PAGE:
Majority of AES Affected Families Are Without Toilet Facility in Bihar's Muzaffarpur
Image Courtesy: dailyhunt
Patna: A recent survey has revealed that majority of the children affected by the deadly Acute Encephalitis Syndrome (AES) this year, belonging to the poorest of the poor families in Bihar’s Muzaffarpur district, were living without toilets and forced to go for open defecation. This is contrary to the much hyped ongoing campaign to declare the state Open Defecation Free (ODF) on October 2.
Rajeev Kumar Singh, state coordinator of Lohia Swachh Bihar Abhiyan (LSBA) told NewsClick that a secret survey report by a state level team confirmed that most of the families of the children affected by AES were without toilets. He said, “Concerned district and block level officials have been directed to ensure construction of toilets in their houses soon.”
The state government had conducted this survey of families of children affected by AES following a socio-economic survey conducted by Jeevika Didis (livelihood sisters) of self help groups (SHGs) working under the Bihar government's rural livelihood programme in mid June that exposed the lack of toilet facility in their houses. It was the first such survey.
Singh said concerned officials have been questioned as to what actions they took in the worst AES hit blocks of Kanti, Minapur, Motipur, Mushahari as the children of families affected by AES were without toilet facility.
According to another official of LSBA, Muzaffarpur DDC has been directed to submit a detailed report on performance and functioning of the block coordinators of LSBA. The detailed report says, “Construction of toilets in the families of children affected by AES is going on war footing to complete by September 30, following the survey report that made it clear of lack of toilet facility to them.”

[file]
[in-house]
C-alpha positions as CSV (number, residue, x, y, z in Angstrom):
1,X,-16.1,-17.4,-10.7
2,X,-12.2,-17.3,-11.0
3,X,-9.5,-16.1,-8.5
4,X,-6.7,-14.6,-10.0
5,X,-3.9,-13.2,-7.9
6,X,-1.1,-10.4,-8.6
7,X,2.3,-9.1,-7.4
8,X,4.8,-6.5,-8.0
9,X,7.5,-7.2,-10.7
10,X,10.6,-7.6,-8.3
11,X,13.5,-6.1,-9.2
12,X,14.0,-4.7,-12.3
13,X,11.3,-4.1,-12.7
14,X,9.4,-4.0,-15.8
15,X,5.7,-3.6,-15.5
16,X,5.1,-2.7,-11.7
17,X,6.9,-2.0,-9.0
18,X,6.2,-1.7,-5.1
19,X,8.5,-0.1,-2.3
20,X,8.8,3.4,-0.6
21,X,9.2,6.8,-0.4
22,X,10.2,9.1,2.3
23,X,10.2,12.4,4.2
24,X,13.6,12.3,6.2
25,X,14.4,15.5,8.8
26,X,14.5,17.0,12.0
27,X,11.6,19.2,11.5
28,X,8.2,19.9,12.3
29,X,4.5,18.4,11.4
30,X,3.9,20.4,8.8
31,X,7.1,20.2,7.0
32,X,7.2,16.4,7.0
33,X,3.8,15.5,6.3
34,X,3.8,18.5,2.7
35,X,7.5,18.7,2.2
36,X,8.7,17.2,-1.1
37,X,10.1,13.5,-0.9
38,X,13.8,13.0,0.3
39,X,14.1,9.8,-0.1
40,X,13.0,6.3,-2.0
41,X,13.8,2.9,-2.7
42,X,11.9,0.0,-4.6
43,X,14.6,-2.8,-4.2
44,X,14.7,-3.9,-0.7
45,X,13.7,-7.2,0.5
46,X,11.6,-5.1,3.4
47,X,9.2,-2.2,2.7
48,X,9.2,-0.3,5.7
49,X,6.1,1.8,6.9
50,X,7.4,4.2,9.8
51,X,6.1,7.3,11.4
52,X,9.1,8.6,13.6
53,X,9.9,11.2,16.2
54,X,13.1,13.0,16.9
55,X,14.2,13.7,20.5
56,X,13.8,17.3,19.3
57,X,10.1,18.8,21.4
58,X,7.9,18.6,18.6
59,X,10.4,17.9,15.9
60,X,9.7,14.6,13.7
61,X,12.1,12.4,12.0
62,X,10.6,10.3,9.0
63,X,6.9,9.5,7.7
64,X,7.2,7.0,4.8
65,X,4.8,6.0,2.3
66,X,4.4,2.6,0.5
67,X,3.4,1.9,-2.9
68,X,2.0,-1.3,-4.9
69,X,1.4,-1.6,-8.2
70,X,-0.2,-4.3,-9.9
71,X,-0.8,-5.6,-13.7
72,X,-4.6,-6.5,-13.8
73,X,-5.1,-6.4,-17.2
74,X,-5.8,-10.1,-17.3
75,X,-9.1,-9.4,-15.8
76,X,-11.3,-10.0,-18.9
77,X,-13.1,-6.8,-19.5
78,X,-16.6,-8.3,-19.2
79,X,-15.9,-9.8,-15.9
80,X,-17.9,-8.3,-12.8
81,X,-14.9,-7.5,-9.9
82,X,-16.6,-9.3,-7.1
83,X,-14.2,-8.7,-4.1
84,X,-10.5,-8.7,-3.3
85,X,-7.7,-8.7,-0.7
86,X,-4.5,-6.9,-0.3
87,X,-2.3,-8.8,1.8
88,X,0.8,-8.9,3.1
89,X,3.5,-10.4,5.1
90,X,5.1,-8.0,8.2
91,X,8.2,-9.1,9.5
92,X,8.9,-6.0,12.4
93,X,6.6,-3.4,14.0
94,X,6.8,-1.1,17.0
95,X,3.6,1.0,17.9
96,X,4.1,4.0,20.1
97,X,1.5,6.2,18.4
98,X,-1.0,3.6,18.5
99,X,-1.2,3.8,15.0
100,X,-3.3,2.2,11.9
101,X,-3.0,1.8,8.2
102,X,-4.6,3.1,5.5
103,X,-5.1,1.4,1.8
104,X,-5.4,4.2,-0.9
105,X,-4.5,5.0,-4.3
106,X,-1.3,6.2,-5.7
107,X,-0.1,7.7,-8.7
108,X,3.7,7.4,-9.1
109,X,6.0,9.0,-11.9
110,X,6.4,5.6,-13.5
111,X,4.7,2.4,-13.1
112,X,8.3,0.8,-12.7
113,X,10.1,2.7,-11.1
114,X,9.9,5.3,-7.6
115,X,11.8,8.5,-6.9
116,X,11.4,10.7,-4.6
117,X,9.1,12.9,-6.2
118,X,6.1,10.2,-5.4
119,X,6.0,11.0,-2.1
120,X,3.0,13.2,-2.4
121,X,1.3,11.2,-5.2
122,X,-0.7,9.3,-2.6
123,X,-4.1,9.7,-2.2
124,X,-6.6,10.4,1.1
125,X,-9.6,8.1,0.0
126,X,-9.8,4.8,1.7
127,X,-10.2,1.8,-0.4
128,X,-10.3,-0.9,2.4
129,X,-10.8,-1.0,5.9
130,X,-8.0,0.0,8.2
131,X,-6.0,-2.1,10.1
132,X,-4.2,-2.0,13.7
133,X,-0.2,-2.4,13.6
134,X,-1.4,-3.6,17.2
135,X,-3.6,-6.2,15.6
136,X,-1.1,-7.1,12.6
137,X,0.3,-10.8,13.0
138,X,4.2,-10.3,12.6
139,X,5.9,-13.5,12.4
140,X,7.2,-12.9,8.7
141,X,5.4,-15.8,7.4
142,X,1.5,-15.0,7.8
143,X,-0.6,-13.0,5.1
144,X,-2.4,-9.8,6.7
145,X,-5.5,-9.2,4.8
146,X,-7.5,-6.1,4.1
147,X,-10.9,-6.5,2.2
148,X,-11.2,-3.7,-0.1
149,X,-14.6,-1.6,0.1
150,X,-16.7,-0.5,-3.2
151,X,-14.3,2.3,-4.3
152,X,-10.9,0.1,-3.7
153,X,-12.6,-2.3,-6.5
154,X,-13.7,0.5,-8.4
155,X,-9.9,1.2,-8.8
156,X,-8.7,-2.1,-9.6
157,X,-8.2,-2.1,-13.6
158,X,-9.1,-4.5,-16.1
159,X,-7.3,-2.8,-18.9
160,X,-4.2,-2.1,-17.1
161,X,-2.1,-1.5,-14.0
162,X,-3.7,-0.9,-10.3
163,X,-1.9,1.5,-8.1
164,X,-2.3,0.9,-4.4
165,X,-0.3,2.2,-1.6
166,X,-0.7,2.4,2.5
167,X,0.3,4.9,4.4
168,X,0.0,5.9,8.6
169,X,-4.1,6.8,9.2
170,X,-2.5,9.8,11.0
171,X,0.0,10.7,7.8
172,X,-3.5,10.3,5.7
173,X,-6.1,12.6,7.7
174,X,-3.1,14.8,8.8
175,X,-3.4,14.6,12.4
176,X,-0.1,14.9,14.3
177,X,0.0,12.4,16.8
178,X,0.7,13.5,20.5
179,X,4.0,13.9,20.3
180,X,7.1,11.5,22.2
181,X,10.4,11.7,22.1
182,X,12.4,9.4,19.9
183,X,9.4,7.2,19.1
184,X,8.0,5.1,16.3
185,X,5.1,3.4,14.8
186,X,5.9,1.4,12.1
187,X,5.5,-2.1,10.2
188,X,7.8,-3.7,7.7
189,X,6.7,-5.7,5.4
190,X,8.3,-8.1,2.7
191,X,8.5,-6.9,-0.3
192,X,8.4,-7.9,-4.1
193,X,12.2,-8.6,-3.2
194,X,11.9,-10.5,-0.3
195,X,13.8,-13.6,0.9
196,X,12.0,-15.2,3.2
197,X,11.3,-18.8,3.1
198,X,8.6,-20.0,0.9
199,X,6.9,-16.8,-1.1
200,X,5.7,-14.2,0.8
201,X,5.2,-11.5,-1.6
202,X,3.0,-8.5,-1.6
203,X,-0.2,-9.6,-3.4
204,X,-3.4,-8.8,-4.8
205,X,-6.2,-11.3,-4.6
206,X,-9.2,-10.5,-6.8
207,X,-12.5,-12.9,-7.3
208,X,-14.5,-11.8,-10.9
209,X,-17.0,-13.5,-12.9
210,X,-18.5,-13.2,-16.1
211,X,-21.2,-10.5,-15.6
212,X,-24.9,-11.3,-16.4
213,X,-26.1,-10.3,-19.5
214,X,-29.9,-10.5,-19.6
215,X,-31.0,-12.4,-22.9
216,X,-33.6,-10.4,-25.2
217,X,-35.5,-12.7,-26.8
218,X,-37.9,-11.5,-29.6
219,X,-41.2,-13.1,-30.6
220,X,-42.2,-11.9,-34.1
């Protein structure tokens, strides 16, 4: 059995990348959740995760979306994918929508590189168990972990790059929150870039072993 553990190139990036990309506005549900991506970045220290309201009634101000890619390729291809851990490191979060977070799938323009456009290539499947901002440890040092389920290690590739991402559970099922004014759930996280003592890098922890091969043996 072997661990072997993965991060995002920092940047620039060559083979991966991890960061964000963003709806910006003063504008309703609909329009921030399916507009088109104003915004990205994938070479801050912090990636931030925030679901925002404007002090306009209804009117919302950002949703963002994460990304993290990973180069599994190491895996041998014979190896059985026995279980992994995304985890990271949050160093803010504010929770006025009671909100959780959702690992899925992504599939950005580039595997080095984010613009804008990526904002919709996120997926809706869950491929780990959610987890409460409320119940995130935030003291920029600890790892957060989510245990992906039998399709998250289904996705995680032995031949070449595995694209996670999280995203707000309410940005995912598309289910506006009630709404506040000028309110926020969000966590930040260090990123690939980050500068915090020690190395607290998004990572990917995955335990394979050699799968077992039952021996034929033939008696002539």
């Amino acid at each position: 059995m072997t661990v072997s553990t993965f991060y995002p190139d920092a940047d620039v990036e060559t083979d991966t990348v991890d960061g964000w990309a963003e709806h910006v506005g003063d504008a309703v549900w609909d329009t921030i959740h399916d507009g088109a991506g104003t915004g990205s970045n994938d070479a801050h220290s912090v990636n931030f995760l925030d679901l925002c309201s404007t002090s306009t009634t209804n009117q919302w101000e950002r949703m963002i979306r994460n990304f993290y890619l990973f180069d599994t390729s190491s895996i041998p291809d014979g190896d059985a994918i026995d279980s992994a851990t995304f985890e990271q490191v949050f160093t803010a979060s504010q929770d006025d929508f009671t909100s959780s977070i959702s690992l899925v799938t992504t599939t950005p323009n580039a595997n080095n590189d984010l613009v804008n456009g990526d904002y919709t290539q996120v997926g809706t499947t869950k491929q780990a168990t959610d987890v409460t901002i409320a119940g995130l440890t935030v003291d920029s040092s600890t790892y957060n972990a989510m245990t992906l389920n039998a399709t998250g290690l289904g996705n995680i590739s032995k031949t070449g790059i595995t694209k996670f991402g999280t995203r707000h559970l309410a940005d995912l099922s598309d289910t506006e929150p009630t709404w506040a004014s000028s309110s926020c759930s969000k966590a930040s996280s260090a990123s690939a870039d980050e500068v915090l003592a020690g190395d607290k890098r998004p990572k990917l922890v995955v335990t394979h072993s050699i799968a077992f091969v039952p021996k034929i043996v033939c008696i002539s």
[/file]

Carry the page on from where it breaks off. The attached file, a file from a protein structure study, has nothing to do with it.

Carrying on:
Earlier in June, NewsClick had reported that AES has mostly affected the children from the poorest of the poor. Nearly 99% victims of AES were children of landless farm labourers, daily wage workers, seasonal labourers and people earning livelihood by doing odd jobs. It was revealed in a survey conducted among 289 out of over 500 AES affected families. It was found that majority of the AES-hit families are poverty stricken and from the lower strata of the society.
As per the survey, most of the affected children were in the age of 1-11 years. Majority of them were malnourished and living in poor conditions in villages, particularly in dalit hamlets like Mushahar Toli, Paswan Toli , Chamar Toli and Muslim hamlets in villages in Muzaffarpur.
The survey pointed that out of 289 AES affected families, 96 families have no ration cards and 124 do not get any food grains through the public distribution system. Majority of those surveyed were deprived from the benefit of welfare schemes like food security.
Out of the 289 families surveyed, only 29 are beneficiaries of the Mukhyamantri Kanya Suraksha Yojana and 98 were covered under the Indira Awas Yojana. But not a single family was beneficiary of the much hyped Jal Nal Yojana (tap drinking water) of the state government. The annual income of the affected families was estimated to be between Rs 30,000 to 70,000.
More than over two decades after AES first struck Muzaffarpur as an epidemic, the disease not only persists but also continues to spread among the poorer sections. Estimates say that more than 85% of the victims belong to the socially marginalised section – comprising mostly dalits along with Extremely Backward Classes (EBC) and Muslims.
Though more than half a dozen children suffering from AES were reported in the first week of September in the government run Shri Krishna Medical College and Hospital (SKMCH) in Muzaffarpur, the disease is not making it to the news after June when it had almost presumed epidemic proportion and claimed lives of over 150 children. In August too, over a dozen children with AES were admitted in SKMCH and four died.
In the same hospital, 477 children have been admitted with AES symptoms this year so far and nearly 320 have returned to their homes after treatment, SKMCH superintendent S K Shahi said.
Till date more than 180 children have died due to AES in the state.
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